Jamie Perry’s simple compositions and minimal, yet striking imagery are the foundation of his work. Inspired by artists like Edward Hopper, Winslow Homer, Maynard Dixon and Andrew Wyeth, he aims to celebrate the forgotten icons of Americana. Though his paintings often have a cinematic or narrative feeling, he strives to create a story using as few details as possible, often stripping down the painting to an almost composite abstraction, and then using light, space, and atmosphere to build it back up. He states that, “My paintings are pictorial reflections of images and experiences of the past, where viewers can be transcended to a time and place where life was simple and unobstructed.� Perry is largely self taught though he developed his portfolio at the prestigious Art Center College of Design in Pasadena, California.

Silhouette acrylic on canvas 24 x 24 inches

The Edge acrylic on canvas 24 x 24 inches

A House in the Hills acrylic on canvas 40 x 40 inches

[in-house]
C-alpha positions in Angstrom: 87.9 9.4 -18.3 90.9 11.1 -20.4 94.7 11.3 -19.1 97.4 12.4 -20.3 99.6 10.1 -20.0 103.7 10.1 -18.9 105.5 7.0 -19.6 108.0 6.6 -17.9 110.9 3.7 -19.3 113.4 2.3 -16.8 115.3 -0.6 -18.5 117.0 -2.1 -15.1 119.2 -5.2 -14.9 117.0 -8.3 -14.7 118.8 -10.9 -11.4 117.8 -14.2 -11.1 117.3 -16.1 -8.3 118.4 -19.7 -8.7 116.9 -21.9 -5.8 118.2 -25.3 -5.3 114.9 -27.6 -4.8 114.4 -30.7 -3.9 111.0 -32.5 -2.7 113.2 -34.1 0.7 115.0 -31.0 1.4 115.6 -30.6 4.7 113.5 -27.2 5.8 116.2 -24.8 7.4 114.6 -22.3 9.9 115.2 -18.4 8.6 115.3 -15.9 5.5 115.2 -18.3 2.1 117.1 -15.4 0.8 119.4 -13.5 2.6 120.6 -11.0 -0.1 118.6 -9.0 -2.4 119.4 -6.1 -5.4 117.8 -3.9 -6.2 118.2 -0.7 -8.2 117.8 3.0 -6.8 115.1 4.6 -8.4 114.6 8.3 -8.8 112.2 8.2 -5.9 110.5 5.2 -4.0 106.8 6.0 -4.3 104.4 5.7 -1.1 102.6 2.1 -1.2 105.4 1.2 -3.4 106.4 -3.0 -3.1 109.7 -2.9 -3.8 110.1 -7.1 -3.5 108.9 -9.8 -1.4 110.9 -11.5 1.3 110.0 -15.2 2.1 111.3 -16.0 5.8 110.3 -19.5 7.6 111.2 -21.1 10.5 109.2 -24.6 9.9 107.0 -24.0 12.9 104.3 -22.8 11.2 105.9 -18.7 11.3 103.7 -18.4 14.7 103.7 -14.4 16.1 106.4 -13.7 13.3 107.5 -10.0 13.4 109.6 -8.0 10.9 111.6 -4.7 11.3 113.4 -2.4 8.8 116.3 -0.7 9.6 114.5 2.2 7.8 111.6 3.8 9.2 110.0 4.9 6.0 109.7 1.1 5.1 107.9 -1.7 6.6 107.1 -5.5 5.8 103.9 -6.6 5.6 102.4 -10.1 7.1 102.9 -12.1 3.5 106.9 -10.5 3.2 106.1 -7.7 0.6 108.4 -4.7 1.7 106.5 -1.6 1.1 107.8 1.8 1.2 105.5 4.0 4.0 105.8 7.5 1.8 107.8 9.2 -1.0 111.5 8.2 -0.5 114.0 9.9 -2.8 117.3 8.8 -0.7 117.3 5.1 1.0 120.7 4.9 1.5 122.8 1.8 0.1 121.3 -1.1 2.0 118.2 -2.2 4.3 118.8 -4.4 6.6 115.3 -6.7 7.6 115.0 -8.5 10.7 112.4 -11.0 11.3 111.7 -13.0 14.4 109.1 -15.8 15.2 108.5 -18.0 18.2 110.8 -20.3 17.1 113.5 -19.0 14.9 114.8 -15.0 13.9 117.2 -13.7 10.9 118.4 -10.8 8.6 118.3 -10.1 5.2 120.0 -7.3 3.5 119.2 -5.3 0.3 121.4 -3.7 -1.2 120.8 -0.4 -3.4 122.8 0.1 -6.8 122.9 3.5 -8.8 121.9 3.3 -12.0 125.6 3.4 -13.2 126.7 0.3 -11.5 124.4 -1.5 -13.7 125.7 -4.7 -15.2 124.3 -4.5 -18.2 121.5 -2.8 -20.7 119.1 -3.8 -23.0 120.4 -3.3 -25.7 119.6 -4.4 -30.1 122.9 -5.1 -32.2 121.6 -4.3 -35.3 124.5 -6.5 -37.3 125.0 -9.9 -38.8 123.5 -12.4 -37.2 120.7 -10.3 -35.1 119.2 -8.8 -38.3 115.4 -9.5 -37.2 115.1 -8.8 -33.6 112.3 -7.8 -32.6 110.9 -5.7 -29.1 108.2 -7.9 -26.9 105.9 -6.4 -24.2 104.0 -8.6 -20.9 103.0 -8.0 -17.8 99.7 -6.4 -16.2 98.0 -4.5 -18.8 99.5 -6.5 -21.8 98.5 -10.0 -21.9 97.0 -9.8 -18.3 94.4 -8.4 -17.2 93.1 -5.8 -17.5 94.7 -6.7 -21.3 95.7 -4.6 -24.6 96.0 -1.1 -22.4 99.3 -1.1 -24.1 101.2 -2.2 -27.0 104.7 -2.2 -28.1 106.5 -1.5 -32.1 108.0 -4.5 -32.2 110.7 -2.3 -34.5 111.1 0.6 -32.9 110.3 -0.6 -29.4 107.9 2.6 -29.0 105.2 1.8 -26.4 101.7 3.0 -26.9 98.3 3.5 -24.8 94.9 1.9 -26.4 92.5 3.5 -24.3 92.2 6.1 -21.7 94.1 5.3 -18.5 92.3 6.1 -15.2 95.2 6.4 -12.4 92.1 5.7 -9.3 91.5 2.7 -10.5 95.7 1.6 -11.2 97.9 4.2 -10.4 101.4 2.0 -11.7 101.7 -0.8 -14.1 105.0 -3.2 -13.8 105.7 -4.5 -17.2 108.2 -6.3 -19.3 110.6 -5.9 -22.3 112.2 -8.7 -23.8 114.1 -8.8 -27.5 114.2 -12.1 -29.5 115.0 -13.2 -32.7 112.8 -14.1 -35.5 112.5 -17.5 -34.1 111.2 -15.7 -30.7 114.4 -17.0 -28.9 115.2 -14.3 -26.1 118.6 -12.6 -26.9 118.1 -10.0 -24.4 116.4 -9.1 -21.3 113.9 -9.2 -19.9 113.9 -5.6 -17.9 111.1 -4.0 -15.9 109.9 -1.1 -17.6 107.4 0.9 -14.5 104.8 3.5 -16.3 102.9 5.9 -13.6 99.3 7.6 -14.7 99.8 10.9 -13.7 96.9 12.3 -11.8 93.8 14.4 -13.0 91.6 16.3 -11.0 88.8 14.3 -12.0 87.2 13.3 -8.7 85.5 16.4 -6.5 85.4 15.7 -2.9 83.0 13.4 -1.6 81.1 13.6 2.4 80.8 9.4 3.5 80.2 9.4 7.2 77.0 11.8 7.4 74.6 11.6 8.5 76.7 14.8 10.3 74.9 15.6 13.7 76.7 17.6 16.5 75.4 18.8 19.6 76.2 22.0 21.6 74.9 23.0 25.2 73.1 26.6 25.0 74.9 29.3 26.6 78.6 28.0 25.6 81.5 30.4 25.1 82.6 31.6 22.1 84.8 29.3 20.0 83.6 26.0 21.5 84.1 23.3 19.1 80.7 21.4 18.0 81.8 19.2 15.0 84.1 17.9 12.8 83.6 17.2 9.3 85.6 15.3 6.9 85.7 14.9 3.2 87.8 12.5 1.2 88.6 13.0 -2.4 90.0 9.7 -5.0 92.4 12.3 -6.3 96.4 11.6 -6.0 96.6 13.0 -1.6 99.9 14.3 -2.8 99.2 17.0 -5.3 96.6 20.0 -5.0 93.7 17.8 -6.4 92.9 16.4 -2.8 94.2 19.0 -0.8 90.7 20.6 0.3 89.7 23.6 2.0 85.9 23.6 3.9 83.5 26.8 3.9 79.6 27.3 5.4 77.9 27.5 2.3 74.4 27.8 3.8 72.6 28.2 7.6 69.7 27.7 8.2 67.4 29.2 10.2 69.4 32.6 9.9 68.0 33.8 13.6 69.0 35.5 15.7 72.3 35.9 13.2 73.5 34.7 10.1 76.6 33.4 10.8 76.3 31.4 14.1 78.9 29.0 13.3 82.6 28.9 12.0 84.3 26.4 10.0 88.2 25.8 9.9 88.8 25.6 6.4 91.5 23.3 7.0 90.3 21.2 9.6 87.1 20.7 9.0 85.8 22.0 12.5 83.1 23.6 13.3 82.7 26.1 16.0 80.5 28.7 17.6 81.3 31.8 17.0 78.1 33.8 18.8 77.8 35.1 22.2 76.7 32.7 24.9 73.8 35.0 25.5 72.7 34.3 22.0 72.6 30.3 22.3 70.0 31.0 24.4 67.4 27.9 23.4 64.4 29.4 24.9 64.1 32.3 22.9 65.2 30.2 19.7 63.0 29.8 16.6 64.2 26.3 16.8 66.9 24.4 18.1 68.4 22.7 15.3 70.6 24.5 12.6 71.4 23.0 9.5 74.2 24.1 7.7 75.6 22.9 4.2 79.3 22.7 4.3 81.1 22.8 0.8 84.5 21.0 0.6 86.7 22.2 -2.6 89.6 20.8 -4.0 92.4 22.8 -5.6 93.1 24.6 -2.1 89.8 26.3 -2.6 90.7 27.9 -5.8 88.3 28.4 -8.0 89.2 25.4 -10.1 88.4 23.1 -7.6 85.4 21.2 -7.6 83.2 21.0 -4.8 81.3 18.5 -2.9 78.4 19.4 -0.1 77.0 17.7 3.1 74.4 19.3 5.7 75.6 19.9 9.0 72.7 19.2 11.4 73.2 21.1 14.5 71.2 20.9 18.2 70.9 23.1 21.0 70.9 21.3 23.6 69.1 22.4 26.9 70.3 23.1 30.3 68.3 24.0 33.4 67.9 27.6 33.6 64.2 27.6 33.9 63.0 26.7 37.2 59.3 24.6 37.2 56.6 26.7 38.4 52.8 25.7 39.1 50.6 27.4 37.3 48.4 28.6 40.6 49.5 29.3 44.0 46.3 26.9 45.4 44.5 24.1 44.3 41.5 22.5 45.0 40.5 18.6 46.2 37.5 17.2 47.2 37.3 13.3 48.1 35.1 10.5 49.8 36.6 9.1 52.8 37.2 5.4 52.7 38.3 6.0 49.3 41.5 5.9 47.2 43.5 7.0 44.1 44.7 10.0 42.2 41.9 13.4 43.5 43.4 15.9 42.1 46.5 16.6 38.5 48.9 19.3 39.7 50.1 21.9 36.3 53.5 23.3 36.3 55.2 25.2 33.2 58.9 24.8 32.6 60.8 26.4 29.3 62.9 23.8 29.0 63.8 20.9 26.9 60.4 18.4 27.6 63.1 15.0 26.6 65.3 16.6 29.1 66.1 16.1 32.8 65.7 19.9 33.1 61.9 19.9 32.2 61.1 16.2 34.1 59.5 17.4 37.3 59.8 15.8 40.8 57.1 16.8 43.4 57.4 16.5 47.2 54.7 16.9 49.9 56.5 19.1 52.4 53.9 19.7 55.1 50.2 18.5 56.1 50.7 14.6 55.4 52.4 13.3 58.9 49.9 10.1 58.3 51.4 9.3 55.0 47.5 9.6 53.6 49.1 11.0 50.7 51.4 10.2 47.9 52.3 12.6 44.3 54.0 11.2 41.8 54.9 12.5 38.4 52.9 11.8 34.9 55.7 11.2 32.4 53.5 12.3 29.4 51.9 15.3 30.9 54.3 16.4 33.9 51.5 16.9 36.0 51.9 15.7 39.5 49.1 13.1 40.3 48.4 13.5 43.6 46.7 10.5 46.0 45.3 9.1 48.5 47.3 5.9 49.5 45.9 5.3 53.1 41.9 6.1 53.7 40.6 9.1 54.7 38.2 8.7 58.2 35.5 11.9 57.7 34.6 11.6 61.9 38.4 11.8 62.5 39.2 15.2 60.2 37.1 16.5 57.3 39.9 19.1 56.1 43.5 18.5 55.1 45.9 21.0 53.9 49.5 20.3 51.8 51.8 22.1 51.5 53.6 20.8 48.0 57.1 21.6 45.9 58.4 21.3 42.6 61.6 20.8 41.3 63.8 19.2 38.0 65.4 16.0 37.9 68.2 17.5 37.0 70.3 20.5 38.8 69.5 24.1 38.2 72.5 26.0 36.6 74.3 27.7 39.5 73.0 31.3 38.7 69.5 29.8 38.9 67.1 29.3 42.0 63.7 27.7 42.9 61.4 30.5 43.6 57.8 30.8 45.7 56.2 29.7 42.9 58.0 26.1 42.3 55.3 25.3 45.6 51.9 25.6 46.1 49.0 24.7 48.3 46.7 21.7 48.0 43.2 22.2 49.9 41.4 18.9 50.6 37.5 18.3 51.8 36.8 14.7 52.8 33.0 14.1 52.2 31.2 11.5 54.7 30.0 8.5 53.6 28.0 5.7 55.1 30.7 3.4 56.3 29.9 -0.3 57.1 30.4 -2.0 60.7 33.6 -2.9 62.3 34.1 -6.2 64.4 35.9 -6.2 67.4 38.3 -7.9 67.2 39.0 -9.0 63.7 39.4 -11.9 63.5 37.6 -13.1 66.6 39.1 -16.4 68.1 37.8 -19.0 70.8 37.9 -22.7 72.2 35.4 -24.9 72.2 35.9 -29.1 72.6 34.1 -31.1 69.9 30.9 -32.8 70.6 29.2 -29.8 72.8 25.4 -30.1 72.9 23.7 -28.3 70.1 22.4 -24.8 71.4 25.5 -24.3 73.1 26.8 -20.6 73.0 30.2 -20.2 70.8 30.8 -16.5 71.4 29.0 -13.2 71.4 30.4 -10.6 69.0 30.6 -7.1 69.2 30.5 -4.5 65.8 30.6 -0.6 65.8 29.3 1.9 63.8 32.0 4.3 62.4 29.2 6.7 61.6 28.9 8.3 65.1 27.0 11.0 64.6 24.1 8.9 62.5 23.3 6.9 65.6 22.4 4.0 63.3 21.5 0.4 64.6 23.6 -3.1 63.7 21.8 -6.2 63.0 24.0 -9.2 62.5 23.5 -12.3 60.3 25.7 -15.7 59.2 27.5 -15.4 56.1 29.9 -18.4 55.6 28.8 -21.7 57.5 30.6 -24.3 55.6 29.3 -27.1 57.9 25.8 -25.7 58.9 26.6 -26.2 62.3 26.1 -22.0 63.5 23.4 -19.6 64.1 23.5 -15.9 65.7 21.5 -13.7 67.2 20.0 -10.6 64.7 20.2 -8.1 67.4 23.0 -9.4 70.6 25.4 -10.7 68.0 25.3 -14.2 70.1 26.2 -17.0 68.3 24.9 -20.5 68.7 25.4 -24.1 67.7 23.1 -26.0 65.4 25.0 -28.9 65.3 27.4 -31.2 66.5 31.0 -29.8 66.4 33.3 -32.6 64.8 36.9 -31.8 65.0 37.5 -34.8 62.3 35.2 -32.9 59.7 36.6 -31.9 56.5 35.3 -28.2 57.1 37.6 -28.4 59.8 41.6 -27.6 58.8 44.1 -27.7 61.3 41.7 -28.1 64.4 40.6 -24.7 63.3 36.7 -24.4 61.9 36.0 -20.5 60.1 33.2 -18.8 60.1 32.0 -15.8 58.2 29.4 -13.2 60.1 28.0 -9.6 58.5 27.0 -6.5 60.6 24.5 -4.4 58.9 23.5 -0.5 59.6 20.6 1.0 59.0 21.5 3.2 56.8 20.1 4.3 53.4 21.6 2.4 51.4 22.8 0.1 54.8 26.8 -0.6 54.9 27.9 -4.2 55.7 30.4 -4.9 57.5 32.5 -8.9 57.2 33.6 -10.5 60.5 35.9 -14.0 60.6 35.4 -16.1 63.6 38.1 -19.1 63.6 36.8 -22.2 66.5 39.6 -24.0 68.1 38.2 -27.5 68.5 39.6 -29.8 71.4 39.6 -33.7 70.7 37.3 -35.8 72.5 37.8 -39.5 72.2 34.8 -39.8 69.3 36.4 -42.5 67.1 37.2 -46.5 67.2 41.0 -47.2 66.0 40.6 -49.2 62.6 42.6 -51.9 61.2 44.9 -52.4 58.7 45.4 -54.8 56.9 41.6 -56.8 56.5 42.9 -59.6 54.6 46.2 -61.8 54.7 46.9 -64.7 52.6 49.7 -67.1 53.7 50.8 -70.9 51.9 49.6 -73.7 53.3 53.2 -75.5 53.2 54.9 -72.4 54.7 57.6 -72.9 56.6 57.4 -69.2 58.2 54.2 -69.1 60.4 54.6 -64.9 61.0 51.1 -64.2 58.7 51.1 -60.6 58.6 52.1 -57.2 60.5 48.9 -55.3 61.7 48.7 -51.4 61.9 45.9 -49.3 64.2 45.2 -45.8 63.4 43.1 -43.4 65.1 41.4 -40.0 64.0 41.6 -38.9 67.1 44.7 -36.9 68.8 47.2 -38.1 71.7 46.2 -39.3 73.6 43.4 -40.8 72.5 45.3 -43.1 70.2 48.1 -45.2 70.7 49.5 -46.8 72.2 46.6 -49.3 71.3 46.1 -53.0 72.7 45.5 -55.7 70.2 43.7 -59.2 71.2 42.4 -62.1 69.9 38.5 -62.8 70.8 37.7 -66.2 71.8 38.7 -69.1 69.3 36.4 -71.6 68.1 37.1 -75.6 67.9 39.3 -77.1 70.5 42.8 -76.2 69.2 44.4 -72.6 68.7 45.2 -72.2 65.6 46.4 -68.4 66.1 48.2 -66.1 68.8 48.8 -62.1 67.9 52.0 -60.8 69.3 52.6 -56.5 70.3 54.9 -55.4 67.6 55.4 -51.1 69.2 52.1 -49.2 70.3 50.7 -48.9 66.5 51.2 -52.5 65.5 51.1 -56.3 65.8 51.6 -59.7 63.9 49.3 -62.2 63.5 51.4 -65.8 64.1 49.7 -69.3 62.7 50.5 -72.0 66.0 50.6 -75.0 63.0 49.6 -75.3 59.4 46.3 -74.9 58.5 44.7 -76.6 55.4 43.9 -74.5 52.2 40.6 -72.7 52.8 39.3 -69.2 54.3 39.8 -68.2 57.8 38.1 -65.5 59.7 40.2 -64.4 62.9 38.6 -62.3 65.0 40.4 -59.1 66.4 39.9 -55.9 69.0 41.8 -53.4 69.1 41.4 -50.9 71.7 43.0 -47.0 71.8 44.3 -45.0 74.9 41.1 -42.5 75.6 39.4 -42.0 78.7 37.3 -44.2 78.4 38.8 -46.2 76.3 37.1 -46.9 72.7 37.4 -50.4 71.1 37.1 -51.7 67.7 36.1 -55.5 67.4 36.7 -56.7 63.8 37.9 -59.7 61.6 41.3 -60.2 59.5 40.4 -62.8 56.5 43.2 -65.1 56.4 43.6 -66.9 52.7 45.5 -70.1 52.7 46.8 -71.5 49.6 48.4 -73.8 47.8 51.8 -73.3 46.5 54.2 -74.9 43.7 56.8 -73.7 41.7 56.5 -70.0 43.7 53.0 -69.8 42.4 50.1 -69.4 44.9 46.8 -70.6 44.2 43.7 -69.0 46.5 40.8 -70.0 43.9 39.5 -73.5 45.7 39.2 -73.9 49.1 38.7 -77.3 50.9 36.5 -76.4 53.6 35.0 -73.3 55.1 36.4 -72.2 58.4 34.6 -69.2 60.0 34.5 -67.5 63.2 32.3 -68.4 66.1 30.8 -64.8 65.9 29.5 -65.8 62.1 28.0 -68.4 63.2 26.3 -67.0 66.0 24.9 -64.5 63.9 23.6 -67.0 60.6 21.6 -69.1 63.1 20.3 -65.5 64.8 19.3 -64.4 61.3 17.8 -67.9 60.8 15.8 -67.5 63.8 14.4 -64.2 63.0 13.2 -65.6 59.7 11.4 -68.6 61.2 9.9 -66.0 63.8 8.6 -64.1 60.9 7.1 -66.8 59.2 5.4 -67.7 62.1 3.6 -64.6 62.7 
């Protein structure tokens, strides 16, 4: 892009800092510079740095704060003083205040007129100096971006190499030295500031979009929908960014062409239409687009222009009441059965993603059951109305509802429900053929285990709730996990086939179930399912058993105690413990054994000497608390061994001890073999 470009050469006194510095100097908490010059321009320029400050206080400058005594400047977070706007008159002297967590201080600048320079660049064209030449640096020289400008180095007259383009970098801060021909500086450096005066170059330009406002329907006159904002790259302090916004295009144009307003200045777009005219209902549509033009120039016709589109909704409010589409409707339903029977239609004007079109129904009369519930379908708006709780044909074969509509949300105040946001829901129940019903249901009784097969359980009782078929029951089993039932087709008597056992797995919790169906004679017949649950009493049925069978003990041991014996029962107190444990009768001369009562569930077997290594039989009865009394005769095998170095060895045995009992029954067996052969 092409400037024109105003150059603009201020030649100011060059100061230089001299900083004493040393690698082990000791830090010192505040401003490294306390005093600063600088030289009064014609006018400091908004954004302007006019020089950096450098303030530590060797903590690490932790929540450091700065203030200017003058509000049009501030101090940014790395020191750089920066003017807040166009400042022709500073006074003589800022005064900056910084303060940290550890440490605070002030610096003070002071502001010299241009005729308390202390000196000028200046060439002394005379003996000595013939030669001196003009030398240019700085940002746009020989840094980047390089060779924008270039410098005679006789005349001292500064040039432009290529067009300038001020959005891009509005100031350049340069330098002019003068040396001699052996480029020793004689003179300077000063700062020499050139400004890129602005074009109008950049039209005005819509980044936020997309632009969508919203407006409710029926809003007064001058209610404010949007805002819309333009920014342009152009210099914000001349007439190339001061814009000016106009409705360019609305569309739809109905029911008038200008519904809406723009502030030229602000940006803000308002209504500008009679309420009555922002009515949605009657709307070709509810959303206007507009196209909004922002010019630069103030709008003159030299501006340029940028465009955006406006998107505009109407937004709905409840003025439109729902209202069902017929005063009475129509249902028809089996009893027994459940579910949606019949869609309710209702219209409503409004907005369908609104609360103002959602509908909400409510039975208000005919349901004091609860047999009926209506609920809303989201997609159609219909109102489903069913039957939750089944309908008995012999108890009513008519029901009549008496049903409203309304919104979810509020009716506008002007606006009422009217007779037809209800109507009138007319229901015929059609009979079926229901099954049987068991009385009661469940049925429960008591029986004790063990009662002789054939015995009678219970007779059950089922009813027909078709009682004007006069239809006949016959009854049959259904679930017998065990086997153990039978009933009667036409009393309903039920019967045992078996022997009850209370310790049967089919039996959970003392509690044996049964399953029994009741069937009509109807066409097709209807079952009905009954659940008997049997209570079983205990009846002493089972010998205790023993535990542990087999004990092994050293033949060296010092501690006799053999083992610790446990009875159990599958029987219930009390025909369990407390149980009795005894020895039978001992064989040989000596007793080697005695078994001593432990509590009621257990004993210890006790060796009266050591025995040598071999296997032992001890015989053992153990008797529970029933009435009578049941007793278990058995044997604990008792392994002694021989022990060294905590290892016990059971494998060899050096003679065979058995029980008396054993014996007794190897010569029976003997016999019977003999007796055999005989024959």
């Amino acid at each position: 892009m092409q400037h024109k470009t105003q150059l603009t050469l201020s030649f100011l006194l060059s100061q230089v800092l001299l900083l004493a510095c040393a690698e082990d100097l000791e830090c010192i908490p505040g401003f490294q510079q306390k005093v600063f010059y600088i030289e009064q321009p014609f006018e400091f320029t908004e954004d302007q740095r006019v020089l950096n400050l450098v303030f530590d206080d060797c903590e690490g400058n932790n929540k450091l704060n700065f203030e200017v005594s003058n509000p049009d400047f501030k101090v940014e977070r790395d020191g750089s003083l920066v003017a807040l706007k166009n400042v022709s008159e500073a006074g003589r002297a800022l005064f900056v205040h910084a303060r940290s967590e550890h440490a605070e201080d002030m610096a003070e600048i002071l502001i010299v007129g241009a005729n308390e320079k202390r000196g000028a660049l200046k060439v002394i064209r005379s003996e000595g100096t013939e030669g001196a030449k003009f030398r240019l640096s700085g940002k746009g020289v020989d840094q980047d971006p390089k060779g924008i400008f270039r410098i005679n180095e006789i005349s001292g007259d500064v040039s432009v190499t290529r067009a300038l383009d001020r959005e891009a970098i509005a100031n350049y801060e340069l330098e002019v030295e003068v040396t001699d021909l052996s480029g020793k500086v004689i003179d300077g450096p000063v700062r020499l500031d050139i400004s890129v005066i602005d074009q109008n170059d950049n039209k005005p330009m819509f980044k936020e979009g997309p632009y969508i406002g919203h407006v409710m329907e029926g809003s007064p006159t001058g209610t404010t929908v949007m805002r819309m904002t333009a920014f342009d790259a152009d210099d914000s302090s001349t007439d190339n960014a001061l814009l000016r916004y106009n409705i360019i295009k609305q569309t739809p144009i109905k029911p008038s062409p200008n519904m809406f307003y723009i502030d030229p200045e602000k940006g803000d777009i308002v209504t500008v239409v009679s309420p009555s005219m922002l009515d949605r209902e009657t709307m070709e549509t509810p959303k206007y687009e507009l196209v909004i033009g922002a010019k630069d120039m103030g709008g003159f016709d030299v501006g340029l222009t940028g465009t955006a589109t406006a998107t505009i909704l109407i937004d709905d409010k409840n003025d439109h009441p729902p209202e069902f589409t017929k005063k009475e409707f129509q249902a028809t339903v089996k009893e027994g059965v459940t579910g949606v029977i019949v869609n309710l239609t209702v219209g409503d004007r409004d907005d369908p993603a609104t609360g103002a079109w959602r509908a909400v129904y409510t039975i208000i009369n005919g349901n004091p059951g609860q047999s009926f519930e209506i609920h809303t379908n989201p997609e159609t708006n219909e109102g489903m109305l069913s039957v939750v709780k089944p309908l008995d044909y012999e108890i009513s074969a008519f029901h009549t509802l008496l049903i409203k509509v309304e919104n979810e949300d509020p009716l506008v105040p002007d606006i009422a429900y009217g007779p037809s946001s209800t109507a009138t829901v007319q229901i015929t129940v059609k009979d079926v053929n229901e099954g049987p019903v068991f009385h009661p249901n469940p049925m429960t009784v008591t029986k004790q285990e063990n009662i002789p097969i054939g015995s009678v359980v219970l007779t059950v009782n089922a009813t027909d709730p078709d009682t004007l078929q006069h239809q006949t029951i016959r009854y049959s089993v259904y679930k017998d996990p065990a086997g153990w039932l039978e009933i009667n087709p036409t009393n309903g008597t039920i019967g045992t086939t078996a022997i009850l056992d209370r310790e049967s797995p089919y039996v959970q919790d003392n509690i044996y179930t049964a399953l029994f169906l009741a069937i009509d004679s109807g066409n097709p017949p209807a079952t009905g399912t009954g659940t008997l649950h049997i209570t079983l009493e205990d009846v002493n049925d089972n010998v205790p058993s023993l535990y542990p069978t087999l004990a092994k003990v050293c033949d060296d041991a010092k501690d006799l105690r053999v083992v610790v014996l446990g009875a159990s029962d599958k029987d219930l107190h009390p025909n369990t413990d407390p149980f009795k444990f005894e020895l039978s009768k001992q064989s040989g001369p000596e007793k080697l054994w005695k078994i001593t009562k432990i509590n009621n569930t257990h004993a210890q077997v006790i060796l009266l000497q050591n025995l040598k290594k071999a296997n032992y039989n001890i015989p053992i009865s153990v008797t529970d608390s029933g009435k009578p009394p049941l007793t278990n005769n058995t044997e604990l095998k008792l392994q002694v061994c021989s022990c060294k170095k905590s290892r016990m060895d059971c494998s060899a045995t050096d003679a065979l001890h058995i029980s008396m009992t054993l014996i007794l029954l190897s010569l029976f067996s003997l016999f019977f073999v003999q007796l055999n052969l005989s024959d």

Jay Mercado (American, born 1958)

Jay Mercado was born in Sioux City, Iowa and raised in San Francisco. Known for his still life paintings of illuminated natural objects that are out of context and over scale, he finds inspiration in the offerings of the land and communities around him. His new body of work is a fresh series of paintings based on his fascination with a region of San Francisco known as Lands End. In The Lands End Project, Mercado explores the balance between opposing forces, the tension of opposites and the space between them. The sky and sea reinforce the solidity of the stone and speak to the changing climates and seasons of a lifetime. Mercado states that, “At this point in my evolution as an artist I extend my artwork to integrate all the iconic elements of the world familiar to me near the coast at Lands End. In doing so I aim to unify these disparate components and reveal their essential meaning in a spectacular place where grounding gives way to an ocean of limitless possibility.� Mercado studied painting at UCLA, Art Center College of Design, California College of Arts & Crafts and the Academy of Art College.

Seal Rock #1

oil on panel

32 x 27 5/8 inches

Seal Rock #2

oil on panel

32 x 27 5/8 inches

Portrait of a Rock Star #1 oil on panel 32 x 27 5/8 inches

Portrait of a Rock Star #2 oil on panel 32 x 27 5/8 inches

Bo Markenholm (Swedish, born 1964)